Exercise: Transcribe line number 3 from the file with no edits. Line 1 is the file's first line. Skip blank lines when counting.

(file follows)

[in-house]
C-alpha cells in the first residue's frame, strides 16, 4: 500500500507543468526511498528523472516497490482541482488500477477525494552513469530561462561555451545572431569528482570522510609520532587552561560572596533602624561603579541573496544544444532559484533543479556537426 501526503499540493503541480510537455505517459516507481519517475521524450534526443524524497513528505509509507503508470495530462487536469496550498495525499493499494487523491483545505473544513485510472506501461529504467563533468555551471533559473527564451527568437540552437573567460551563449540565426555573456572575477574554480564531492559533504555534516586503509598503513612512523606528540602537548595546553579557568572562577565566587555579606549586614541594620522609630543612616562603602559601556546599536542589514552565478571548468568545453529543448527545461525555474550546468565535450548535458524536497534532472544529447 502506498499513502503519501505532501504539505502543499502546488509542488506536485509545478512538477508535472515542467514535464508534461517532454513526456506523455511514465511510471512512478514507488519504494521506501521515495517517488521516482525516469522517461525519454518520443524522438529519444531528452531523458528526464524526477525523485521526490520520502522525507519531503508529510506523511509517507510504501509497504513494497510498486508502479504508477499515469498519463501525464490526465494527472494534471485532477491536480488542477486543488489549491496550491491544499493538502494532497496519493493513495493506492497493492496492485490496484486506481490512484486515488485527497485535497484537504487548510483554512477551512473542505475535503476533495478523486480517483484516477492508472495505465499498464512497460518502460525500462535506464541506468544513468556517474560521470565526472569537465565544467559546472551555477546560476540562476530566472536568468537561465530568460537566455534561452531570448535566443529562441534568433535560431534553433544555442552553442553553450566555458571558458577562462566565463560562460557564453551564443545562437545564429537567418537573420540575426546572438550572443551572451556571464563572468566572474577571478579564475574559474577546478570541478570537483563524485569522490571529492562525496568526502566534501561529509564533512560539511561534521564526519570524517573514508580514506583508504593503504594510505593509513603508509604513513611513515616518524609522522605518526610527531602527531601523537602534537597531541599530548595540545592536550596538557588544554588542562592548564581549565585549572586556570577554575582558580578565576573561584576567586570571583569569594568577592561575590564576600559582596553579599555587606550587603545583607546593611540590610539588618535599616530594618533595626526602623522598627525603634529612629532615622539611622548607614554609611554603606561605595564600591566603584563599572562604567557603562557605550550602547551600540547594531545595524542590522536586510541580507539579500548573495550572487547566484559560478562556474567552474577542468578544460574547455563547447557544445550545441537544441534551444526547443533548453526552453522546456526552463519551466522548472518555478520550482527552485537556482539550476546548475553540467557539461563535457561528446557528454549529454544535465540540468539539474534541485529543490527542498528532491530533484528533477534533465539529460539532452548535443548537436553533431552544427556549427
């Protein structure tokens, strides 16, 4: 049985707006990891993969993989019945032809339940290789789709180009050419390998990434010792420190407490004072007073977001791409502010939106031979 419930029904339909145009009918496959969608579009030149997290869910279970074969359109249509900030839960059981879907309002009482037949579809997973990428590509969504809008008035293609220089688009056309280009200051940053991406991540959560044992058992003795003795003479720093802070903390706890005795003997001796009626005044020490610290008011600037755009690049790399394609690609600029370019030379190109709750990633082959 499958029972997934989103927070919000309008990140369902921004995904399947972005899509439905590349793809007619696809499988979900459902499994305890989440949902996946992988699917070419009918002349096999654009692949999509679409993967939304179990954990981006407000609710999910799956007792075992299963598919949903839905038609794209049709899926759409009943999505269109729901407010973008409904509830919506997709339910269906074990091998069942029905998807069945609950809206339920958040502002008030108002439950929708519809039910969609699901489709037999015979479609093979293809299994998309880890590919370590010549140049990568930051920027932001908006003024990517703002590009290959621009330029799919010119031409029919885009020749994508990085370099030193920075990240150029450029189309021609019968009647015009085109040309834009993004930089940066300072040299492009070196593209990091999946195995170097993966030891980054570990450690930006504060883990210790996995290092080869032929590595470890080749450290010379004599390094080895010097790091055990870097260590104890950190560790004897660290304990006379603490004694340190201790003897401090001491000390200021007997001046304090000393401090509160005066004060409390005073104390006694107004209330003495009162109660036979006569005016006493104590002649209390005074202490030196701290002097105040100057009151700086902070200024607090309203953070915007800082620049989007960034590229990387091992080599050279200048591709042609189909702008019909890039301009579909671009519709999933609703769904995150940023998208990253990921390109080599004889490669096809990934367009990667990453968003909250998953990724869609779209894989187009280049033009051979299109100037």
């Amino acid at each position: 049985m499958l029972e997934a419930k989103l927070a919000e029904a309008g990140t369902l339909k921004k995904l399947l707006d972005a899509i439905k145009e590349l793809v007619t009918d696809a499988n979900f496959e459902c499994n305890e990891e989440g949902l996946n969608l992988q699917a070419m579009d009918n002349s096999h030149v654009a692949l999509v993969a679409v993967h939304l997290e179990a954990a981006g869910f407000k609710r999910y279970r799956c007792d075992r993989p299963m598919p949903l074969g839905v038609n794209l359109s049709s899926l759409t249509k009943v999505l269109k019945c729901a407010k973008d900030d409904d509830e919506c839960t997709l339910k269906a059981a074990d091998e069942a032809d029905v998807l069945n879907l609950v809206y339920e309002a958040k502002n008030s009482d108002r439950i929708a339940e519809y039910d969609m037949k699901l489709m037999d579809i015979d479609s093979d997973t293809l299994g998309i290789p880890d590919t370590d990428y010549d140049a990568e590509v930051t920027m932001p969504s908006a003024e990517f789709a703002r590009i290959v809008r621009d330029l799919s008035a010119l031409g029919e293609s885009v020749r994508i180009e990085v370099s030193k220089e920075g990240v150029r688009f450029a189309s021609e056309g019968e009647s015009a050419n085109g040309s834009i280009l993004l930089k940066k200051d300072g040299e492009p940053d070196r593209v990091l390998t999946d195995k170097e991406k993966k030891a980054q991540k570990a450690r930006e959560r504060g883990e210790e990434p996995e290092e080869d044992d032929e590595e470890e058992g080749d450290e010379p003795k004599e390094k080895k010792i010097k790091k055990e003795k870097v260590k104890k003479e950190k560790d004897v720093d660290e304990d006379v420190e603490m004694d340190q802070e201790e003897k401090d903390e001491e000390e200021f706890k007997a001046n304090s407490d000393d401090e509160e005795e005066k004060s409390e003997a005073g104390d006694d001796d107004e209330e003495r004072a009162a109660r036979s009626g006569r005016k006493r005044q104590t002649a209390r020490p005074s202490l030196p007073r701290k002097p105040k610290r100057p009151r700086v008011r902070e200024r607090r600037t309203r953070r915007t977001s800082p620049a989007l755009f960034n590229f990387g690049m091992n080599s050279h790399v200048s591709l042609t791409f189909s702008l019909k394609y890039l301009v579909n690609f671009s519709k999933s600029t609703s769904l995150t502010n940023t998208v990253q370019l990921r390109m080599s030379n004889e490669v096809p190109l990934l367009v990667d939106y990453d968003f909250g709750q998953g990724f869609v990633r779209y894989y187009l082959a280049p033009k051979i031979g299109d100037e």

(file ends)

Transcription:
């Protein structure tokens, strides 16, 4: 049985707006990891993969993989019945032809339940290789789709180009050419390998990434010792420190407490004072007073977001791409502010939106031979 419930029904339909145009009918496959969608579009030149997290869910279970074969359109249509900030839960059981879907309002009482037949579809997973990428590509969504809008008035293609220089688009056309280009200051940053991406991540959560044992058992003795003795003479720093802070903390706890005795003997001796009626005044020490610290008011600037755009690049790399394609690609600029370019030379190109709750990633082959 499958029972997934989103927070919000309008990140369902921004995904399947972005899509439905590349793809007619696809499988979900459902499994305890989440949902996946992988699917070419009918002349096999654009692949999509679409993967939304179990954990981006407000609710999910799956007792075992299963598919949903839905038609794209049709899926759409009943999505269109729901407010973008409904509830919506997709339910269906074990091998069942029905998807069945609950809206339920958040502002008030108002439950929708519809039910969609699901489709037999015979479609093979293809299994998309880890590919370590010549140049990568930051920027932001908006003024990517703002590009290959621009330029799919010119031409029919885009020749994508990085370099030193920075990240150029450029189309021609019968009647015009085109040309834009993004930089940066300072040299492009070196593209990091999946195995170097993966030891980054570990450690930006504060883990210790996995290092080869032929590595470890080749450290010379004599390094080895010097790091055990870097260590104890950190560790004897660290304990006379603490004694340190201790003897401090001491000390200021007997001046304090000393401090509160005066004060409390005073104390006694107004209330003495009162109660036979006569005016006493104590002649209390005074202490030196701290002097105040100057009151700086902070200024607090309203953070915007800082620049989007960034590229990387091992080599050279200048591709042609189909702008019909890039301009579909671009519709999933609703769904995150940023998208990253990921390109080599004889490669096809990934367009990667990453968003909250998953990724869609779209894989187009280049033009051979299109100037």